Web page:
Why California May Ax Late Fees on Traffic Citations

California lawmakers are debating whether to reduce or completely chop late fees on traffic citations, which can cost up to $300
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California is expected to make changes to its civil assessments or what some call “hidden court fees” that can cause the cost of a traffic or minor citation to balloon. But so far, state officials have been disagreeing on how far to go.

Civil assessment fees are imposed on Californians as a penalty for failing to pay a ticket by a deadline or failing to appear in court on a charge. The majority of the fines are issued in traffic or infraction cases, according to Cal Matters. A fee can be tacked on each time a deadline is missed.

A $300 maximum fee can be added for violations as minor as jaywalking and on tickets that initially cost as little as $35, according to the Debt Free Justice California, a coalition of organizations, policy experts, and legal advocates “focused on putting a stop to the unfair ways the criminal legal system drains wealth from vulnerable communities.”

California has one of the highest penalty fees, which the coalition says, traps low-income residents in a cycle of debt with the courts, Cal Matters reports. The extra charges generate nearly $100 million annually and the courts keep more than half.

For example, during the fiscal year for 2020-2021, Riverside County collected $9.4 million in civil assessments and retained $6.9 million as revenue, according to a report published by the Debt Free Justice California coalition. This made up roughly 14 percent of the court’s annual revenue.

In their report, the coalition also provided an example of a San Lorenzo resident who is a CalWorks recipient and mother who could not afford to pay for traffic violations. She was charged late fees on traffic citations five times since 2009, bringing her debt to more than $1,500, about double the cost of the original ticket, Cal Matters reports. This made her ineligible for a driver’s license for 13 years, according to the coalition’s report.

“They were trying to take all of this money away from us, but we didn’t have any in the first place,” she said, according to the report.

Civil assessment fines disproportionately impact people of color, who are overrepresented in traffic stops compared to their share of the population, according to the coalition.

“In 2022, California should not be relying on antiquated, back-end, extreme penalties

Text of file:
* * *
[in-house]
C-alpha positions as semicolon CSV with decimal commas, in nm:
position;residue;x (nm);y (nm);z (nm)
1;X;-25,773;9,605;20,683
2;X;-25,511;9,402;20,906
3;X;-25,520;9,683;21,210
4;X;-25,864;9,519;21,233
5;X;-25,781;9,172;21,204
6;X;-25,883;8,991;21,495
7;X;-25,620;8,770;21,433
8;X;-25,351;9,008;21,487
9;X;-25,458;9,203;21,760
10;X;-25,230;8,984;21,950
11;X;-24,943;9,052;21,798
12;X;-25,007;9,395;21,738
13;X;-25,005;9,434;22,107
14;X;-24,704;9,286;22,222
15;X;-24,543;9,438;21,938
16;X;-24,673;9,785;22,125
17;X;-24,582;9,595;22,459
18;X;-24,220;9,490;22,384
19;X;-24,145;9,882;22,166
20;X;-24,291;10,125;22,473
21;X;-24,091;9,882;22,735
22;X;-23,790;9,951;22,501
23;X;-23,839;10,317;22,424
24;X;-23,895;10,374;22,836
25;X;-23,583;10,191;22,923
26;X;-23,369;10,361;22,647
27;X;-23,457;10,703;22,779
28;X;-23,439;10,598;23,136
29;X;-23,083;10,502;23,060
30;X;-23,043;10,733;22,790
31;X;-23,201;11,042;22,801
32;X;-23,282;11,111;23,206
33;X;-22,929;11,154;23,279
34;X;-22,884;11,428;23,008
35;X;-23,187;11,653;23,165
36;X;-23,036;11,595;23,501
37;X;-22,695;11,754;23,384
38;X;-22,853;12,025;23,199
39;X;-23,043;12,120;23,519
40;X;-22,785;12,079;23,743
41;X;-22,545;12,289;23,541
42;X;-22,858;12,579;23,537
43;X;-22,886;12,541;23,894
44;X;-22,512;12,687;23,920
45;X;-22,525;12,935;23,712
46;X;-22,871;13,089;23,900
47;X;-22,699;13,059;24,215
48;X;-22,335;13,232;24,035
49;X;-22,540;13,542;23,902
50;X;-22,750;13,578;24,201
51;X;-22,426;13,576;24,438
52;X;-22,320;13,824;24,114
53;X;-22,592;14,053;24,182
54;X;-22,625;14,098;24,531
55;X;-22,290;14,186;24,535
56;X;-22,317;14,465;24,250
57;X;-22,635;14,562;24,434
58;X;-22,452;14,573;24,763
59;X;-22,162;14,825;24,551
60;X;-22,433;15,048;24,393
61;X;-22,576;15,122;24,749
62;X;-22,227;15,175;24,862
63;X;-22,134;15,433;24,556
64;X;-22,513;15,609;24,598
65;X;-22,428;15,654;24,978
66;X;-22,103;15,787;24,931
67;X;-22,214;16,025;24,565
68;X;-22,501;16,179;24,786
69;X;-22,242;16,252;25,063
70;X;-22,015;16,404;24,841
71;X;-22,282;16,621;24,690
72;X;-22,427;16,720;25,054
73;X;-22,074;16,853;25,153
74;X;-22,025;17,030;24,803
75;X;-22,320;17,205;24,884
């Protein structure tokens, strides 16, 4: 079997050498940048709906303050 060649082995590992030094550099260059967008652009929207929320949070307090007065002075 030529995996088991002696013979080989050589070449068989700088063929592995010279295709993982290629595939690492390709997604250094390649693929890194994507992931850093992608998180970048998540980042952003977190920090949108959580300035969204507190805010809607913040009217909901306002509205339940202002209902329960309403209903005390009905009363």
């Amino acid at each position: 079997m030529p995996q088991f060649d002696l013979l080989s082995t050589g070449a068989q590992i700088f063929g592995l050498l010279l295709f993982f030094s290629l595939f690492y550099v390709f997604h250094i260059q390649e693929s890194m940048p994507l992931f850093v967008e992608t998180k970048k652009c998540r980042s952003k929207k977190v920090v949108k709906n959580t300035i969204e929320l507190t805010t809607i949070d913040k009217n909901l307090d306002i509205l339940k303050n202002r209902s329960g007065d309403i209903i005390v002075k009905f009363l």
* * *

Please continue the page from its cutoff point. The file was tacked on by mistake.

that drive poor people of color into debt,” the coalition said in the report. “It is time to end civil assessments to advance racial and economic equity, use commonsense policies driven by data rather than 1990s biases, and end this clear conflict of interest.”

In January, advocates sued San Mateo County Superior Court for its practice of automatically charging the $300 maximum fees in all traffic cases with a missed deadline, Cal Matters reports.

In his January budget, Gov. Gavin Newsom proposed splitting the civil assessment fee in half, to a maximum of $150, and spending $50 million to backfill court budgets. However, the proposal by some lawmakers and the Debt Free Justice coalition to cut fines entirely could cost twice as much, Cal Matters reports. Senate officials endorsed that proposal in their budget proposals last month, as they announced a $68 billion project budget surplus.

Newsom’s administration told lawmakers the civil assessment fee should be reduced but shouldn’t be eliminated in an effort to motivate defendants to come to court.

“We feel the 50 percent reduction strikes a balance of providing immediate fiscal relief for all Californians and also preserving the viability of the civil assessment being used as a tool to keep individuals accountable, to compel individuals to appear in court proceedings,” Mark Jimenez, principal program budget analyst at the Department of Finance, told a Senate budget subcommittee in February, according to Cal Matters. He added that the fees are an alternative to issuing warrants to demand attendance.

But some senators disagree that fees are effective motivators for those too poor to pay traffic tickets in the first place.

“If they don’t have the money … how is that any incentive to come in?” Senator Dave Cortese, a Democrat representing San Jose, told Cal Matters. “You either have it or you don’t.”

Also in their report, the coalition surveyed 200 Californians with recent traffic citations in which 73 percent of people said they did not know they would be issued a late fee for failing to appear in court or pay a ticket, according to Cal Matters. Thirty-eight percent of people said extra fines would not have helped them to make a timely payment.

Many advocates recommended that courts should send out text messages to remind people about their payments and court dates, which they said would be more effective.

The coalition said it hopes Newsom will support chopping the fees entirely when he reveals his revised budget proposal this week, Cal Matters reports.


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